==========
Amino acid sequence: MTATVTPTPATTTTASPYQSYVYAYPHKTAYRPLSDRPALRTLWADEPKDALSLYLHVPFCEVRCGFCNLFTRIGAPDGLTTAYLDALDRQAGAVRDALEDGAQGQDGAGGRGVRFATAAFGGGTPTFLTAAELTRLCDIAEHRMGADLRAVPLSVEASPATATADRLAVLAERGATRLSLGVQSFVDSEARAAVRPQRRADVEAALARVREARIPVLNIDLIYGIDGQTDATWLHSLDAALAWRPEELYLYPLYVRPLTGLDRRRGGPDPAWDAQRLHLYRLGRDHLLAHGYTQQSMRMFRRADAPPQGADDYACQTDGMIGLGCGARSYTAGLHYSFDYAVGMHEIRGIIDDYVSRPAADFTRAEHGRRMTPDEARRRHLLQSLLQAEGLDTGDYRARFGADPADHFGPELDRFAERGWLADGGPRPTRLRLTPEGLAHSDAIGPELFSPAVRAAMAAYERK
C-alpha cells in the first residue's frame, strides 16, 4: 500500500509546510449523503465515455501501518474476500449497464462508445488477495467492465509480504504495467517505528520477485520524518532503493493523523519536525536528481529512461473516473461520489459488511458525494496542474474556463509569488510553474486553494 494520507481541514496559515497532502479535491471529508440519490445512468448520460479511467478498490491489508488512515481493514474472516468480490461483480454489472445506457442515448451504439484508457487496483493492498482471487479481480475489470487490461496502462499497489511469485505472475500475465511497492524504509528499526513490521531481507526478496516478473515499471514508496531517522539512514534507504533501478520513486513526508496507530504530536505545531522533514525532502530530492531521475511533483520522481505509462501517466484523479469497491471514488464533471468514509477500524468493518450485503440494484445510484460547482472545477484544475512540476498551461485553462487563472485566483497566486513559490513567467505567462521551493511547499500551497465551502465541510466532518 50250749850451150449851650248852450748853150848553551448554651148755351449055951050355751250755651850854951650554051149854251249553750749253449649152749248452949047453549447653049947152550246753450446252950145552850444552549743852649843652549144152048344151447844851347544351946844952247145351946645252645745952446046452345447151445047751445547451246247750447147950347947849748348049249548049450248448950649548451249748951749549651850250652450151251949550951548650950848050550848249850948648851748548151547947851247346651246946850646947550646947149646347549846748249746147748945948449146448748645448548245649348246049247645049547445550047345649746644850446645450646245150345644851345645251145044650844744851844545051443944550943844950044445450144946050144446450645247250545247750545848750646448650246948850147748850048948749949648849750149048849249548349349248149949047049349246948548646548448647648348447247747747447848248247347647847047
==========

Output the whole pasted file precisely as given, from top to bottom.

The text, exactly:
Amino acid sequence: MTATVTPTPATTTTASPYQSYVYAYPHKTAYRPLSDRPALRTLWADEPKDALSLYLHVPFCEVRCGFCNLFTRIGAPDGLTTAYLDALDRQAGAVRDALEDGAQGQDGAGGRGVRFATAAFGGGTPTFLTAAELTRLCDIAEHRMGADLRAVPLSVEASPATATADRLAVLAERGATRLSLGVQSFVDSEARAAVRPQRRADVEAALARVREARIPVLNIDLIYGIDGQTDATWLHSLDAALAWRPEELYLYPLYVRPLTGLDRRRGGPDPAWDAQRLHLYRLGRDHLLAHGYTQQSMRMFRRADAPPQGADDYACQTDGMIGLGCGARSYTAGLHYSFDYAVGMHEIRGIIDDYVSRPAADFTRAEHGRRMTPDEARRRHLLQSLLQAEGLDTGDYRARFGADPADHFGPELDRFAERGWLADGGPRPTRLRLTPEGLAHSDAIGPELFSPAVRAAMAAYERK
C-alpha cells in the first residue's frame, strides 16, 4: 500500500509546510449523503465515455501501518474476500449497464462508445488477495467492465509480504504495467517505528520477485520524518532503493493523523519536525536528481529512461473516473461520489459488511458525494496542474474556463509569488510553474486553494 494520507481541514496559515497532502479535491471529508440519490445512468448520460479511467478498490491489508488512515481493514474472516468480490461483480454489472445506457442515448451504439484508457487496483493492498482471487479481480475489470487490461496502462499497489511469485505472475500475465511497492524504509528499526513490521531481507526478496516478473515499471514508496531517522539512514534507504533501478520513486513526508496507530504530536505545531522533514525532502530530492531521475511533483520522481505509462501517466484523479469497491471514488464533471468514509477500524468493518450485503440494484445510484460547482472545477484544475512540476498551461485553462487563472485566483497566486513559490513567467505567462521551493511547499500551497465551502465541510466532518 50250749850451150449851650248852450748853150848553551448554651148755351449055951050355751250755651850854951650554051149854251249553750749253449649152749248452949047453549447653049947152550246753450446252950145552850444552549743852649843652549144152048344151447844851347544351946844952247145351946645252645745952446046452345447151445047751445547451246247750447147950347947849748348049249548049450248448950649548451249748951749549651850250652450151251949550951548650950848050550848249850948648851748548151547947851247346651246946850646947550646947149646347549846748249746147748945948449146448748645448548245649348246049247645049547445550047345649746644850446645450646245150345644851345645251145044650844744851844545051443944550943844950044445450144946050144446450645247250545247750545848750646448650246948850147748850048948749949648849750149048849249548349349248149949047049349246948548646548448647648348447247747747447848248247347647847047